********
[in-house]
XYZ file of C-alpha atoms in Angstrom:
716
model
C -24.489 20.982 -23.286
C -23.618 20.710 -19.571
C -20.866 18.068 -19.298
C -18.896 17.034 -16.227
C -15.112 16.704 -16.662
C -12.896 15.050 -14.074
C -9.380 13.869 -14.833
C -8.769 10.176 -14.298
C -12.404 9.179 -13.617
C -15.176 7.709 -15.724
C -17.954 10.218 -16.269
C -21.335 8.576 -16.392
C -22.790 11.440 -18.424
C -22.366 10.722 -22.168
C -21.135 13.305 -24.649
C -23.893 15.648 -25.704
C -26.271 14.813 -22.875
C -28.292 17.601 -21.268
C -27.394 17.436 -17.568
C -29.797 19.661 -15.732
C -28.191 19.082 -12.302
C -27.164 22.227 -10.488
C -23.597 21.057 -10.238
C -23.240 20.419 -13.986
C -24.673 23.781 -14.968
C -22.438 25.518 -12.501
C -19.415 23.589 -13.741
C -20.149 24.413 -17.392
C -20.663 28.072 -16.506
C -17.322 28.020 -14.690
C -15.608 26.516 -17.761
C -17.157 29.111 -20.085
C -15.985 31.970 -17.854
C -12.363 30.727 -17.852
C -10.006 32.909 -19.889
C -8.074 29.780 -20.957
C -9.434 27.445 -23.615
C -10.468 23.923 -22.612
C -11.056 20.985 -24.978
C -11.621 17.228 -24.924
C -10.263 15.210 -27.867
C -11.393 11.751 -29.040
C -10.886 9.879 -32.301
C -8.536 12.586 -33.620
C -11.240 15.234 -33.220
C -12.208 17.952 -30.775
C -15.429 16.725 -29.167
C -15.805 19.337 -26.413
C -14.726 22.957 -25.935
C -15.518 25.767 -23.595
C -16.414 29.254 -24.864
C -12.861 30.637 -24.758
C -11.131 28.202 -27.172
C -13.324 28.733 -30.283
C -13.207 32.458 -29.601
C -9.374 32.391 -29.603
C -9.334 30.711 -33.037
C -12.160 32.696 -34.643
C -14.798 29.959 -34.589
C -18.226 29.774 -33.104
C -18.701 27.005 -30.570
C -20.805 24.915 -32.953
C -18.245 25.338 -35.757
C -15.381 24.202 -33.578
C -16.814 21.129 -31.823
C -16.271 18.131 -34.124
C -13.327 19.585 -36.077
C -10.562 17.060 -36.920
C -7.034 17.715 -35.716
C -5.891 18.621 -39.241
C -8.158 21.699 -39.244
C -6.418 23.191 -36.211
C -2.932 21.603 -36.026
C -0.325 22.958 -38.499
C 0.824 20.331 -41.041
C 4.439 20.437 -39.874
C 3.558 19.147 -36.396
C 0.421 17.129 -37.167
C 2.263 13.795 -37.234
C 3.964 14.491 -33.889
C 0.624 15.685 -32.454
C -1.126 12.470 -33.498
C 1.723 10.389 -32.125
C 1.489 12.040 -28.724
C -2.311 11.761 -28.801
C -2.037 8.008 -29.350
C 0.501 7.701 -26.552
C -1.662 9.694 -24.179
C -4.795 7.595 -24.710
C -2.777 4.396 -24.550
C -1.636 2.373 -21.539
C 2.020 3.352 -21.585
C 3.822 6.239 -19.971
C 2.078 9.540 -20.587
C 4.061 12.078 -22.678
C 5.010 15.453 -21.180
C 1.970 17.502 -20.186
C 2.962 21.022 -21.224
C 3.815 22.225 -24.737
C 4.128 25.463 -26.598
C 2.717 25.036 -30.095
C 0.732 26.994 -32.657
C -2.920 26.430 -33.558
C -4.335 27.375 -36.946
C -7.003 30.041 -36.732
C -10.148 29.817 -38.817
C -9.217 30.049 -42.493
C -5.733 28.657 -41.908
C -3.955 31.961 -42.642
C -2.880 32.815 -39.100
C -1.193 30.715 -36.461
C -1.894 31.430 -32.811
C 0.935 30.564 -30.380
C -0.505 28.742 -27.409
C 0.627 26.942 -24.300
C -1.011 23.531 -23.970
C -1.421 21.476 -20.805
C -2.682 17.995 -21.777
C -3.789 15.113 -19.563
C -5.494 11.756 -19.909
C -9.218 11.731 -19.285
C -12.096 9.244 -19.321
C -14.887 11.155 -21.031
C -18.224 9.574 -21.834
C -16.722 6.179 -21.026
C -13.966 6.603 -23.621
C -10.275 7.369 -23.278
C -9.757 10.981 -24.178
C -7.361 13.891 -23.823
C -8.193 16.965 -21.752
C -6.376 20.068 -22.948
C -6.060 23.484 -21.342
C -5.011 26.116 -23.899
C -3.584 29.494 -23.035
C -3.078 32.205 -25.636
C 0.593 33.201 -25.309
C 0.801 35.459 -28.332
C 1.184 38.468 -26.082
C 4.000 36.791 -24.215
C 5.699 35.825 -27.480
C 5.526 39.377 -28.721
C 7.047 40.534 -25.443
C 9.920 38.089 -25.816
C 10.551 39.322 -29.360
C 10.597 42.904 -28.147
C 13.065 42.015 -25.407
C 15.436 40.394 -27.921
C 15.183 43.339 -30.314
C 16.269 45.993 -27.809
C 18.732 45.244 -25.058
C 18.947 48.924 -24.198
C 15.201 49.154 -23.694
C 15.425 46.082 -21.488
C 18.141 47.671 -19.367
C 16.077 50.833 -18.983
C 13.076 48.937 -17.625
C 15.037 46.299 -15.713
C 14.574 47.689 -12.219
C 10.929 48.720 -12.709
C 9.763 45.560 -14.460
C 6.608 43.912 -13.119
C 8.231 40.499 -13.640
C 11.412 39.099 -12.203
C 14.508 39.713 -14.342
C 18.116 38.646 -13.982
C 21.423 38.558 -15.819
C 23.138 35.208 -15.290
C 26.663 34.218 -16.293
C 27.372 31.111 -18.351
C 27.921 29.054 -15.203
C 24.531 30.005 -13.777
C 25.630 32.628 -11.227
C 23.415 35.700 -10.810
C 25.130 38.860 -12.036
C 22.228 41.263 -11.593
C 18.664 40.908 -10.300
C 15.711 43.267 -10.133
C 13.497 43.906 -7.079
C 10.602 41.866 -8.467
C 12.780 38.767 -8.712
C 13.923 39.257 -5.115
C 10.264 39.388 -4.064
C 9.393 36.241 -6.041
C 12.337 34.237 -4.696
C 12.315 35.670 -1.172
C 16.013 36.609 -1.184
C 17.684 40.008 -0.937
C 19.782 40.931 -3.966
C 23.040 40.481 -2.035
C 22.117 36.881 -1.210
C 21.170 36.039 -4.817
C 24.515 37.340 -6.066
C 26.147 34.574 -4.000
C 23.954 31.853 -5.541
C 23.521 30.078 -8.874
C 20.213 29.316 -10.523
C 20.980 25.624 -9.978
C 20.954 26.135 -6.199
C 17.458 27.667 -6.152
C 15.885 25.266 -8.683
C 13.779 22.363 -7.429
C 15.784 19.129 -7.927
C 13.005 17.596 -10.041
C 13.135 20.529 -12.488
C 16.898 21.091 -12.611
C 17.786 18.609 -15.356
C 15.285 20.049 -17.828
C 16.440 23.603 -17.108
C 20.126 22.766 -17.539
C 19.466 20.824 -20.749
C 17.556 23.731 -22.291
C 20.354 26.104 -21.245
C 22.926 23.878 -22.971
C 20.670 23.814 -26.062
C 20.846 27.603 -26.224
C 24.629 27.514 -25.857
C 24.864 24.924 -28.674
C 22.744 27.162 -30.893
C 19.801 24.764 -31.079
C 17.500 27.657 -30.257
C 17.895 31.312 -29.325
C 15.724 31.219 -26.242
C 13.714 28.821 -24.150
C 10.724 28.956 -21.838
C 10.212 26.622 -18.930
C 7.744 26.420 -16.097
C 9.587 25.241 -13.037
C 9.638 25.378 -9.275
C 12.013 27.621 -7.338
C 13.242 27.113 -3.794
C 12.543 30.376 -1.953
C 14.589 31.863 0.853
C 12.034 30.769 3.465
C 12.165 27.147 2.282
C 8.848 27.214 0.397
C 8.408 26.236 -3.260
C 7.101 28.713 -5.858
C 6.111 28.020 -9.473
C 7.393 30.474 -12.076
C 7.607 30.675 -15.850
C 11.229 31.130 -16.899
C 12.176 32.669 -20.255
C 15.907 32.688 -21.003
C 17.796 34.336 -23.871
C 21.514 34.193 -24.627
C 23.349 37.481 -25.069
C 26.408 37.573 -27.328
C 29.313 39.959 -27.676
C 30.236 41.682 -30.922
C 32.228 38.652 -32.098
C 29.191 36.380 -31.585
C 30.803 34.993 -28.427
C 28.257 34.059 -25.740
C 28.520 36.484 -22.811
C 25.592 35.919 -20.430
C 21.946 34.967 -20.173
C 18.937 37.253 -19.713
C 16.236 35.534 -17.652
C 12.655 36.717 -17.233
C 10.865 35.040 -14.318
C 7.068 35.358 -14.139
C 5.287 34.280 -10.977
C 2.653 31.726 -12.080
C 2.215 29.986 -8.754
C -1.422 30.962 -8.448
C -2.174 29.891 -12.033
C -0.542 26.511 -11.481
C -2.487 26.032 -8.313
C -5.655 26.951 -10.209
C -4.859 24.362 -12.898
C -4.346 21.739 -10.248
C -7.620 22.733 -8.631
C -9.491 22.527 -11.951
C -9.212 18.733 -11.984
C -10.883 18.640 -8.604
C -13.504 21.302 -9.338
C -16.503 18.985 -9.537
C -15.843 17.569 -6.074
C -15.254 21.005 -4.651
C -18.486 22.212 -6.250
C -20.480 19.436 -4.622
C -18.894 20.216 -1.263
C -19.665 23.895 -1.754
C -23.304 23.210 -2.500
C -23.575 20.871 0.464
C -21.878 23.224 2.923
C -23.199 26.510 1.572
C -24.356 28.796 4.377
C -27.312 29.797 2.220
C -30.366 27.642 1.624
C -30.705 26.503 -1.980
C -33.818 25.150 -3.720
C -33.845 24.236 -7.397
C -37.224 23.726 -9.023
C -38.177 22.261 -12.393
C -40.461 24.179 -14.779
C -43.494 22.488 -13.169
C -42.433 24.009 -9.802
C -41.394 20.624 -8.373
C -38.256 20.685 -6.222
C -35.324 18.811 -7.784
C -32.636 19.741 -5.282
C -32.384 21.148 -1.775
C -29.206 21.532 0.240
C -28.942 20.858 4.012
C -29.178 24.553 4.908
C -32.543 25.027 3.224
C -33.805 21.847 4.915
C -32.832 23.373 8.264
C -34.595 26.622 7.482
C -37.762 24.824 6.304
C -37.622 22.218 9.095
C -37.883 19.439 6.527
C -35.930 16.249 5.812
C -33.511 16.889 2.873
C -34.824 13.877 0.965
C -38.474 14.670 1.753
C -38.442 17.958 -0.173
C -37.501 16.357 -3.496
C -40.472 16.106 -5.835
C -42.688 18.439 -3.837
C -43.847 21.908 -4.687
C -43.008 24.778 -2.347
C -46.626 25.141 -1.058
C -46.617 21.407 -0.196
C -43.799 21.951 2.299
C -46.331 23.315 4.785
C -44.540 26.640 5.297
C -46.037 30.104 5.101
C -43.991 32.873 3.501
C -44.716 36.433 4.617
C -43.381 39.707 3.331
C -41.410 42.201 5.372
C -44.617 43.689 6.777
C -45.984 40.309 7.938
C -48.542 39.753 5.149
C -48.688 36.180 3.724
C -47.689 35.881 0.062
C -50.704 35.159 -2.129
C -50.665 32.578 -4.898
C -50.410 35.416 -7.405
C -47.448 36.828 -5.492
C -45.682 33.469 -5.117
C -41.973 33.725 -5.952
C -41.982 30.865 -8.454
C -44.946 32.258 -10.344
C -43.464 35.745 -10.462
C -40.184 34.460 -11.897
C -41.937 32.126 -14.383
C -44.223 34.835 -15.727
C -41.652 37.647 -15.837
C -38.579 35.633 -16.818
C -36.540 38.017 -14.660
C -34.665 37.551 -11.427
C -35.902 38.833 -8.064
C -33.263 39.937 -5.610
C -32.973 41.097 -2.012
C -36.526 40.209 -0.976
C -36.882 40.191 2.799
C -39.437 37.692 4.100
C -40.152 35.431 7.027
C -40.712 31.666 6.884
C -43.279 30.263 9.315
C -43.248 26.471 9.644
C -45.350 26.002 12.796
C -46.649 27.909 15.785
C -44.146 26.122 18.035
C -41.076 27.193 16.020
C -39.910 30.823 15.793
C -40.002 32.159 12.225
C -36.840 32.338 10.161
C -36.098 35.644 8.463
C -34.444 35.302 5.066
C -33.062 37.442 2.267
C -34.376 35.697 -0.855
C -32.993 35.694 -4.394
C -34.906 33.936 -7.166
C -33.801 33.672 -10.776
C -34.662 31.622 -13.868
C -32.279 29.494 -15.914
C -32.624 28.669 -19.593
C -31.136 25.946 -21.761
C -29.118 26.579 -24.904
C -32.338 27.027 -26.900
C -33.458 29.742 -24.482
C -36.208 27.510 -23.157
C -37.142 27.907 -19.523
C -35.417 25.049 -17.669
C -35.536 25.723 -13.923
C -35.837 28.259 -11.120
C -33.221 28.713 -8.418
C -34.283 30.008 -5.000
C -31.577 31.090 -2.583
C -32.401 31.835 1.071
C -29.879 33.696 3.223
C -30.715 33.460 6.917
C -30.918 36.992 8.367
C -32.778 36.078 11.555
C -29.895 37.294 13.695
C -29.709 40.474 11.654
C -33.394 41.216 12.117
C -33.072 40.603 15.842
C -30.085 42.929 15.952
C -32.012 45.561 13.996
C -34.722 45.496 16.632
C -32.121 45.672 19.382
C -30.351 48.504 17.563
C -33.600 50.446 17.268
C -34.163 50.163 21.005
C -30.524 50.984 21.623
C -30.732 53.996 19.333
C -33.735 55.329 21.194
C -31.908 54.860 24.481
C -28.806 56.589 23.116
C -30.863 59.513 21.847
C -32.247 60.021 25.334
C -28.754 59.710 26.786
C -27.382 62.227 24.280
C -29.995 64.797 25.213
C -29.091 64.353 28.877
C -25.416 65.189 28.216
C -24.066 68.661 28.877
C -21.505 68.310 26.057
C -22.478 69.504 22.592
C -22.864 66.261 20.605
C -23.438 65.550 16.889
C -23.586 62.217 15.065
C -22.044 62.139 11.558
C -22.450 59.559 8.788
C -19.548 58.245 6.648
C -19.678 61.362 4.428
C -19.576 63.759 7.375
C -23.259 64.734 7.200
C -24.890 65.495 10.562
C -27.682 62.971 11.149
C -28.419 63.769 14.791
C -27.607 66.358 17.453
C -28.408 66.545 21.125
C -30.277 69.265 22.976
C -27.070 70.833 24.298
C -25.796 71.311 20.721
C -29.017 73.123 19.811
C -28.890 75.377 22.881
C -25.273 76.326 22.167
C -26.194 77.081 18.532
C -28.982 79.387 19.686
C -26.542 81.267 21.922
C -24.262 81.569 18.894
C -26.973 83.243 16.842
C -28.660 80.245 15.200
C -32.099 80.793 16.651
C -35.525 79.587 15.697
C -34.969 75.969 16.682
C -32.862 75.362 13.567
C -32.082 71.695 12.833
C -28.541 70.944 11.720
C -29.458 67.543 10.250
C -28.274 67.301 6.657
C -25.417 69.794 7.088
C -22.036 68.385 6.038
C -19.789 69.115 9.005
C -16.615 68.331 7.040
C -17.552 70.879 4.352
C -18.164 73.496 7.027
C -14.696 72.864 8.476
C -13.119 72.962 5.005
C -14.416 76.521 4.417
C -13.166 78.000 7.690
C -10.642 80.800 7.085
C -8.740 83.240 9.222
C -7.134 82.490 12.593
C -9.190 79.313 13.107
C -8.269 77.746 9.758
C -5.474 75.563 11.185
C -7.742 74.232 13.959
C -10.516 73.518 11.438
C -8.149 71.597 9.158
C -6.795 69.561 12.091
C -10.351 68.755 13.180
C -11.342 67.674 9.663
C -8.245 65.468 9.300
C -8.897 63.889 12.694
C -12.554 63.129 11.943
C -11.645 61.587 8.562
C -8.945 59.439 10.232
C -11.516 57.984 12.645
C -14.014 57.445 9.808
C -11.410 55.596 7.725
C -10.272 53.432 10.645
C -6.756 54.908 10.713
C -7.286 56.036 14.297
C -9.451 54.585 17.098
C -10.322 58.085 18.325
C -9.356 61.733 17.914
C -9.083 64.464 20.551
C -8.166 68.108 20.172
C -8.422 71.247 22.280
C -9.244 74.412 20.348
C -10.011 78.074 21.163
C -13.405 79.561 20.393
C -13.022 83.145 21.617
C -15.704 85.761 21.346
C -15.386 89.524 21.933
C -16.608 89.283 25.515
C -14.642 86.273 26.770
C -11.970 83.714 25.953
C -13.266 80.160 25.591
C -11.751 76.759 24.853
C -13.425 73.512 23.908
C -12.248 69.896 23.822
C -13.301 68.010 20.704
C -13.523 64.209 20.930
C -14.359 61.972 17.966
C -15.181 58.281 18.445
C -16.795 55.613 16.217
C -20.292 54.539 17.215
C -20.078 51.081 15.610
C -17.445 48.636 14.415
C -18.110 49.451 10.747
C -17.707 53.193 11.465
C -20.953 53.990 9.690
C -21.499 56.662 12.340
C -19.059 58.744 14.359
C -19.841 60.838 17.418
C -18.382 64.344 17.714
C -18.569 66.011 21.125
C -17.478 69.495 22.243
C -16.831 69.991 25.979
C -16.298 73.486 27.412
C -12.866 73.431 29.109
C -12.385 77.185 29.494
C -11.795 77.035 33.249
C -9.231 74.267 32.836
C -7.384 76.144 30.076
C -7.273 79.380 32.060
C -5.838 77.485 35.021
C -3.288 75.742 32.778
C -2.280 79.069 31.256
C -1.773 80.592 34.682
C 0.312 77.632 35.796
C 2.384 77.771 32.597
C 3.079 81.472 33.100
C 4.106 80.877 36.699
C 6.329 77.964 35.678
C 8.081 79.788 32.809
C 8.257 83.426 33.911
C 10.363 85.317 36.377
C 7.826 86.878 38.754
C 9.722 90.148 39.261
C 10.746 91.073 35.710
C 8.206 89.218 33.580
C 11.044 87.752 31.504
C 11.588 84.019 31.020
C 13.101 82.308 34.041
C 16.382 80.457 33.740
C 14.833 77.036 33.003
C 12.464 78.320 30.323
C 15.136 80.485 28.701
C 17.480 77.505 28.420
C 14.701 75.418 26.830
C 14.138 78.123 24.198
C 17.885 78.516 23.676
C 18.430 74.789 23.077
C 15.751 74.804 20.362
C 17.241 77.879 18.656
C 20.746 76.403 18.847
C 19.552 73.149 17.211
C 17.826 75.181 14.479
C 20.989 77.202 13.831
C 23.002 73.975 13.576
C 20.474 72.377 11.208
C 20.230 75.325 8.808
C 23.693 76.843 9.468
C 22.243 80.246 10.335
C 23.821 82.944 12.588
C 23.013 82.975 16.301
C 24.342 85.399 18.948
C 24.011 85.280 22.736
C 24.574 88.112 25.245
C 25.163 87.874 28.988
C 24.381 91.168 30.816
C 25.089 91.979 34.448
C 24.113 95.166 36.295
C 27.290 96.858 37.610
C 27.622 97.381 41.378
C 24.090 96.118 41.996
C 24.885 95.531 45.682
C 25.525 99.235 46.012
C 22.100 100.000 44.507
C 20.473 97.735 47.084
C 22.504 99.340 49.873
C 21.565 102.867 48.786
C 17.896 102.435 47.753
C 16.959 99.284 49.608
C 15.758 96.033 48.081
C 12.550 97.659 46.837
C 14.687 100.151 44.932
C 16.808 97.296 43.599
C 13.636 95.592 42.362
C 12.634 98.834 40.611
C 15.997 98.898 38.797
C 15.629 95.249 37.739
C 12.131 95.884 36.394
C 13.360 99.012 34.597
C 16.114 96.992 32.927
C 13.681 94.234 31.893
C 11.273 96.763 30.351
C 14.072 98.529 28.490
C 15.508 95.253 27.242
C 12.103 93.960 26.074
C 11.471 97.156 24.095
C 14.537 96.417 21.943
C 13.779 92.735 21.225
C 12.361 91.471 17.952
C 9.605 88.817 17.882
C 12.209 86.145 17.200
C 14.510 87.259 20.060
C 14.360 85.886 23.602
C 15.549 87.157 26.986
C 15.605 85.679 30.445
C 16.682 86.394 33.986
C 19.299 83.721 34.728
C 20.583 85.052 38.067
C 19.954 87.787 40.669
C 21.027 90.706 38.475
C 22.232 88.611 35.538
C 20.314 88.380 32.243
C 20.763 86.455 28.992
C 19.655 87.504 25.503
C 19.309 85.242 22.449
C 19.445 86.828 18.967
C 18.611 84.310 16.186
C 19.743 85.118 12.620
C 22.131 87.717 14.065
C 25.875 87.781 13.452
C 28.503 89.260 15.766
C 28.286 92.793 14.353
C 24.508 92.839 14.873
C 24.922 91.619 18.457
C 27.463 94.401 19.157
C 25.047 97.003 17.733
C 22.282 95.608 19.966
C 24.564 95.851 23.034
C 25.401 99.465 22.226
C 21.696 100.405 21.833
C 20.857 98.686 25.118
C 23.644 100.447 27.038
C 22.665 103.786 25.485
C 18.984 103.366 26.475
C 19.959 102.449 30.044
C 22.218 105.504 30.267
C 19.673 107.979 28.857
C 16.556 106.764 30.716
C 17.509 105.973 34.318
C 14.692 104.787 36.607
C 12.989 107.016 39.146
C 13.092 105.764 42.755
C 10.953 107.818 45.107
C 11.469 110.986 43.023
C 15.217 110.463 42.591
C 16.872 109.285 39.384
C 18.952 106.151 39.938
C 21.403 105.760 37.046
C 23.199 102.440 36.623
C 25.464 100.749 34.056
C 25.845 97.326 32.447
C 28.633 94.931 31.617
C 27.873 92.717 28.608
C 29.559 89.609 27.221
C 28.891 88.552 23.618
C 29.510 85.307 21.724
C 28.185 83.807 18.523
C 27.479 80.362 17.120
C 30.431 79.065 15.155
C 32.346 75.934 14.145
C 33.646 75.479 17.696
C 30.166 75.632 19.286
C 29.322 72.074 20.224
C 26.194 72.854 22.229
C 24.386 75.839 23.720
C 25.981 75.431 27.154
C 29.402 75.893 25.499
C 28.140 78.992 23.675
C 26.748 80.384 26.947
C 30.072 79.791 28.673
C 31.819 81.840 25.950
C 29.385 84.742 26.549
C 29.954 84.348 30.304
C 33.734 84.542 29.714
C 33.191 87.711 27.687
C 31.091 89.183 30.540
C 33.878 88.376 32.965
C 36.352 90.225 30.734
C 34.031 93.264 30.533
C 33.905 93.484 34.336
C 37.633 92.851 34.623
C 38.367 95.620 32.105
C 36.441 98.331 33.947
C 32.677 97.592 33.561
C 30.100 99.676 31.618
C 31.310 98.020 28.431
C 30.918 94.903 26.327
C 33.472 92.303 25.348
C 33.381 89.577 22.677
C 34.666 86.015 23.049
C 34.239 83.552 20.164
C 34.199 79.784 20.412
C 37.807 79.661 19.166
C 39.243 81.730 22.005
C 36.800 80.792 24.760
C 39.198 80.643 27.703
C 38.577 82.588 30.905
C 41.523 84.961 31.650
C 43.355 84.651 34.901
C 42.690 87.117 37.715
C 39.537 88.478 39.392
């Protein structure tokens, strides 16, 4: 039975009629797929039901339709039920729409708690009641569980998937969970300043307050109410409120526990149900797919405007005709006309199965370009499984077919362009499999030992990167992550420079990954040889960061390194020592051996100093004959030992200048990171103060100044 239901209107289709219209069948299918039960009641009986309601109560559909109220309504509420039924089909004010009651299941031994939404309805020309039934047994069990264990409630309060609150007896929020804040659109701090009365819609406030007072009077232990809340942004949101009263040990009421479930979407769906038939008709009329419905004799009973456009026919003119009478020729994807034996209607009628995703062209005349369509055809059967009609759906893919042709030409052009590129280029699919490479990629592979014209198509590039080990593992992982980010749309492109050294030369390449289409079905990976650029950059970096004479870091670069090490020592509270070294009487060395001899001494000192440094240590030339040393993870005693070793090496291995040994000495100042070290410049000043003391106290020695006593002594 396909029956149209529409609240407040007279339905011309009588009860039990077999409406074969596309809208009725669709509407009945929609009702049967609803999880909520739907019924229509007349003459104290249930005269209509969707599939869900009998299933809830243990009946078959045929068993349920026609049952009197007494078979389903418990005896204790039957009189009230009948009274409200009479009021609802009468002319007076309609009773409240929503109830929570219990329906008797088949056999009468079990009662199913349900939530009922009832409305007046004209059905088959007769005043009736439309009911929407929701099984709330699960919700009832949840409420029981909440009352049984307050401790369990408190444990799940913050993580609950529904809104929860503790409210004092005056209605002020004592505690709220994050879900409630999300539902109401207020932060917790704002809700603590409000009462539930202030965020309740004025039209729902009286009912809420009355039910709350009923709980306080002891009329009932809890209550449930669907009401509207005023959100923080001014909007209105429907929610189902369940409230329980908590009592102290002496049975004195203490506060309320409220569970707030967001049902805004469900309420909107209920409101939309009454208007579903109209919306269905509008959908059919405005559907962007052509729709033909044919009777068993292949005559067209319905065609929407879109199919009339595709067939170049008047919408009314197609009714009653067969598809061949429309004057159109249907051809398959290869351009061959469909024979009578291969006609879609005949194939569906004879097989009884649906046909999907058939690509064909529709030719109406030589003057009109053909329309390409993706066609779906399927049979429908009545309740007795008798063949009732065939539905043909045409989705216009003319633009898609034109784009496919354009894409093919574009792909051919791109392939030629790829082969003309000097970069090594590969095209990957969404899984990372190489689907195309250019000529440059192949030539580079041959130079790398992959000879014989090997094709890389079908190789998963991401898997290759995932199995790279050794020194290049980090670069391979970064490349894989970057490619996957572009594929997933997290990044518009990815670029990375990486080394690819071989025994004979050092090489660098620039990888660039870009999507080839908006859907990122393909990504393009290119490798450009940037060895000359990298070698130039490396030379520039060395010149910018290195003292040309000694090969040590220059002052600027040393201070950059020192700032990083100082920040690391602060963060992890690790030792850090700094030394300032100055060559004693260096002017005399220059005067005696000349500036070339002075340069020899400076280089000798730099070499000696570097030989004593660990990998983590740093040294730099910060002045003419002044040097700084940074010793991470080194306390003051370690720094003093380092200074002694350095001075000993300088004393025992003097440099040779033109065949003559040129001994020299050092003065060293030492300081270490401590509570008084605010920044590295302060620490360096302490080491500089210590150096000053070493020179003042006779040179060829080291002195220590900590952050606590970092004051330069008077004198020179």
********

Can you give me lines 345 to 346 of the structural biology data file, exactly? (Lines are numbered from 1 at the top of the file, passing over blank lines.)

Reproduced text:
C -50.410 35.416 -7.405
C -47.448 36.828 -5.492